"We help them write resumes, find jobs and offer counseling services. When the ladies leave, they know what to do and look for. These shelters wouldn't be anything if we didn't offer the programs," Hann said. "Ninety percent who leave shelters have completed their resume, and about 70 percent have walked out with employment."
The intellectual disabilities program is also very important.
"That is where providing permanent homes comes into play. This allows them to live everyday lives in the community and be able to do what they want to do," Hann said.
Family Services provides services for all ages.
"We serve everyone. We start with kids who are sexually abused. People with intellectual disabilities who are in their 80s. We serve the entire life span," Hann said.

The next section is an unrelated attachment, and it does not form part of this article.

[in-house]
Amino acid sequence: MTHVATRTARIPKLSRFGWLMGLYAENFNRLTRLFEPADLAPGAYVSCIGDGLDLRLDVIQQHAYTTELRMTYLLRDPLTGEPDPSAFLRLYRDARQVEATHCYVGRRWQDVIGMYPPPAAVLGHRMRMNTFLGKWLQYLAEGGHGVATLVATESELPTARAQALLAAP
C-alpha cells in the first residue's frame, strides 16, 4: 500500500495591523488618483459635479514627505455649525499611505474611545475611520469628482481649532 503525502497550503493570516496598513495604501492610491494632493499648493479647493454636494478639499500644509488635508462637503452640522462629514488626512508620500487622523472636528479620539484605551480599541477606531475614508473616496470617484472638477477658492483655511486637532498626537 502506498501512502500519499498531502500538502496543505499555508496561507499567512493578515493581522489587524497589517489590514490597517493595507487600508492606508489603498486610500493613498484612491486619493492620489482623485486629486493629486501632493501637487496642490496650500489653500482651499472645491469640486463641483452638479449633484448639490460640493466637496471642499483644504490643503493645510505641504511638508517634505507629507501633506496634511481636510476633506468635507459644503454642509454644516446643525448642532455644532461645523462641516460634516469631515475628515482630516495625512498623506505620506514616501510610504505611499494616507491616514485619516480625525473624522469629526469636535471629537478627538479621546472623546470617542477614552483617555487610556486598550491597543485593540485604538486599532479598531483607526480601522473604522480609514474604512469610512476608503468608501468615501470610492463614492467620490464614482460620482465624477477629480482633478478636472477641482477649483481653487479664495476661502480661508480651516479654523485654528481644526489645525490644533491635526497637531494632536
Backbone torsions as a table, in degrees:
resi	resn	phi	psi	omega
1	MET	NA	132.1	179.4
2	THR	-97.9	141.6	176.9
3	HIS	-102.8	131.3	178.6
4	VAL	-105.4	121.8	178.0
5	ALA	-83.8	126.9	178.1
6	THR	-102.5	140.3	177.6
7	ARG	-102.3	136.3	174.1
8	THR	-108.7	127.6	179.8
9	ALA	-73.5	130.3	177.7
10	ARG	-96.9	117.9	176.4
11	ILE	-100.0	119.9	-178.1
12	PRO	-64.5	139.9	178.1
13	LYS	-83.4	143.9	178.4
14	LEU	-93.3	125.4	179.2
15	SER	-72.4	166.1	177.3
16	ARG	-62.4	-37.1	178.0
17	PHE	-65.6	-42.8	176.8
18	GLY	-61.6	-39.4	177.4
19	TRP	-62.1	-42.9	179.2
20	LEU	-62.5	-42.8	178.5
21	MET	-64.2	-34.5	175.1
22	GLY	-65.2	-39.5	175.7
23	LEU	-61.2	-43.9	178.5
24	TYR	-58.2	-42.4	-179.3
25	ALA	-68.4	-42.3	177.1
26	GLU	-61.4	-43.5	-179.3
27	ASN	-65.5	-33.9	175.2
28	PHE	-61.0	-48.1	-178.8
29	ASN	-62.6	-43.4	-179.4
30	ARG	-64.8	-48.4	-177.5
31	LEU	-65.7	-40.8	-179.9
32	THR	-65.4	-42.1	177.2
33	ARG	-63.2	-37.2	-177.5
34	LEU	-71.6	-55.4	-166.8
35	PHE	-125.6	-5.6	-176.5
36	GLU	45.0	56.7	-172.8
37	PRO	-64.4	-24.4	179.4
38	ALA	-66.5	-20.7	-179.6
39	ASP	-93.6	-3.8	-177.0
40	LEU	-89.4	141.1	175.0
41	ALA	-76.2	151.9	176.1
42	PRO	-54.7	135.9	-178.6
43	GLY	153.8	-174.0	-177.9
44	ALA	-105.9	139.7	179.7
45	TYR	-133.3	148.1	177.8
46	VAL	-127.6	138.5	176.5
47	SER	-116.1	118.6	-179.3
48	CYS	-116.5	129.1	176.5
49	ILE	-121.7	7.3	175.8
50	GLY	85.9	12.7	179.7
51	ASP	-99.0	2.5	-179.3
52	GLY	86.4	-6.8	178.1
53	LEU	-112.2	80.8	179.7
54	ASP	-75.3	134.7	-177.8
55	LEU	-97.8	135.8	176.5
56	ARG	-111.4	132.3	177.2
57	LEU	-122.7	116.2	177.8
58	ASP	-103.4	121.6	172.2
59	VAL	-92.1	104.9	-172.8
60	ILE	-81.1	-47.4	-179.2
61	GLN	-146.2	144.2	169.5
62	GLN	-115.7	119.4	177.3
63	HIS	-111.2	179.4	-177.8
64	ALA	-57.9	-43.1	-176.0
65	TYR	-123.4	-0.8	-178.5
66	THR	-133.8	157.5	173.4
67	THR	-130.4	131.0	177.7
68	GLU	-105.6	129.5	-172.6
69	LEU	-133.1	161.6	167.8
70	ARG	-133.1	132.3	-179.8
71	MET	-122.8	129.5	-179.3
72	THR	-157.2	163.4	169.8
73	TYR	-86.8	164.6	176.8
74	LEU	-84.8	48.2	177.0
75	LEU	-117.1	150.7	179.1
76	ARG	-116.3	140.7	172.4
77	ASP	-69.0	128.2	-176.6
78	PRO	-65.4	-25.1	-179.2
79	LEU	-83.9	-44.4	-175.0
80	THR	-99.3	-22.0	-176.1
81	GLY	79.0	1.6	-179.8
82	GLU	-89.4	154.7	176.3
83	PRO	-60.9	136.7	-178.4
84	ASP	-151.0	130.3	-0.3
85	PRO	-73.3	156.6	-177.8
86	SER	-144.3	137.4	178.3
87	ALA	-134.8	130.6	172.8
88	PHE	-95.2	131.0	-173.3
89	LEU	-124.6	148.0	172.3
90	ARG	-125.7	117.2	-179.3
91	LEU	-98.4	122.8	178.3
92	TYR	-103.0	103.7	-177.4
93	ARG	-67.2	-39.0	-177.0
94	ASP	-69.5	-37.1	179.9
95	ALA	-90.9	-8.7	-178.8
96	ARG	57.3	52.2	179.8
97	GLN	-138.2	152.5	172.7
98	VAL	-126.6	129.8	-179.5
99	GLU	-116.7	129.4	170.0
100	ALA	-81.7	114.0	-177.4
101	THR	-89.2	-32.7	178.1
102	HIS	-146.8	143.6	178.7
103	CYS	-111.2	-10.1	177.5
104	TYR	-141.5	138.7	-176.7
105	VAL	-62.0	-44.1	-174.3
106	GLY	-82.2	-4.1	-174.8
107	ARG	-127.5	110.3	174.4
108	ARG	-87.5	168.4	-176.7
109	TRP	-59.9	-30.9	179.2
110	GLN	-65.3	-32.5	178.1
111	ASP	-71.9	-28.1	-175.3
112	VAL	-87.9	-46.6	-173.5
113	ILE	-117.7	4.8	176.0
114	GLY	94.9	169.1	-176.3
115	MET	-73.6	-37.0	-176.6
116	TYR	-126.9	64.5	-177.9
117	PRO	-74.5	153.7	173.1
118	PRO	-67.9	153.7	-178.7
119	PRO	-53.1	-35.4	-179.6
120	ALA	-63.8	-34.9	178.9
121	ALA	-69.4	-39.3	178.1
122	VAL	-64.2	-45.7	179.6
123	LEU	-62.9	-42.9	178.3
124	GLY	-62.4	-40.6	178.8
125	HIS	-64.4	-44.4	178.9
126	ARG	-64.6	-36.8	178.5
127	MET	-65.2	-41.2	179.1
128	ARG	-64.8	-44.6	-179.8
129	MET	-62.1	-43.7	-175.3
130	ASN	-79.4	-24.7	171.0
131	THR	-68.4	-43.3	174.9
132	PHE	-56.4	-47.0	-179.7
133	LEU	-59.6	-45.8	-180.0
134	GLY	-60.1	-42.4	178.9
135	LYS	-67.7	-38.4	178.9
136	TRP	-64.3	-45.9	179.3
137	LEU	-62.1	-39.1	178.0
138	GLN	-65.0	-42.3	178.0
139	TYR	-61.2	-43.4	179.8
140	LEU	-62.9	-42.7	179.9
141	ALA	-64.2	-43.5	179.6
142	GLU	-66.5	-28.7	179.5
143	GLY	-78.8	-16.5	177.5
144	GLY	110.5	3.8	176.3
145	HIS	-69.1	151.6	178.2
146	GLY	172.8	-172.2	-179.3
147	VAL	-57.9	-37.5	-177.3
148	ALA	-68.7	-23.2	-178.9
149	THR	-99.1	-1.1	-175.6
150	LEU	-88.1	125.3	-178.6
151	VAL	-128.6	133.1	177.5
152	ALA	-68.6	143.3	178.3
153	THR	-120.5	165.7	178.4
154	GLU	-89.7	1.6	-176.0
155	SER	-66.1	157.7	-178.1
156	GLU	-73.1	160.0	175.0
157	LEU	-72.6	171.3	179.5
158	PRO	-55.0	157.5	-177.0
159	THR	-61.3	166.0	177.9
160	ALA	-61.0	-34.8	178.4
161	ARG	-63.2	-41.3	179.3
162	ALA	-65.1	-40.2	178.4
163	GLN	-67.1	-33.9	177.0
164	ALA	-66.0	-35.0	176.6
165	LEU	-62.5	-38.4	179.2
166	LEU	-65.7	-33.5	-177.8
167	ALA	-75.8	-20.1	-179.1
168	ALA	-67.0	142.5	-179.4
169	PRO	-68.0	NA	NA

"We had a 9-month-old that was sexually abused about seven years ago. We do some of the stuff that nobody else wants to do. We get called out in the middle of the night to meet with a child and his family who has been sexually abused. We came to the aid of a woman who had been severely beaten. I was called to tell a family their mother wasn't coming home [she had been murdered]. We are on call 24/7," Gonsman said.
Anyone is eligible for services.
"Most of our services are free. If you are a victim of a crime, we don't turn you away whether you do or do not have the finances," Hann said.
Family Services is working with the Second Avenue United Methodist Church to start a volunteer mentoring program.
"Teams of mentors would work with folks coming out of the shelters. This would give them support and a safety net and give them good advice and direction," Hann said.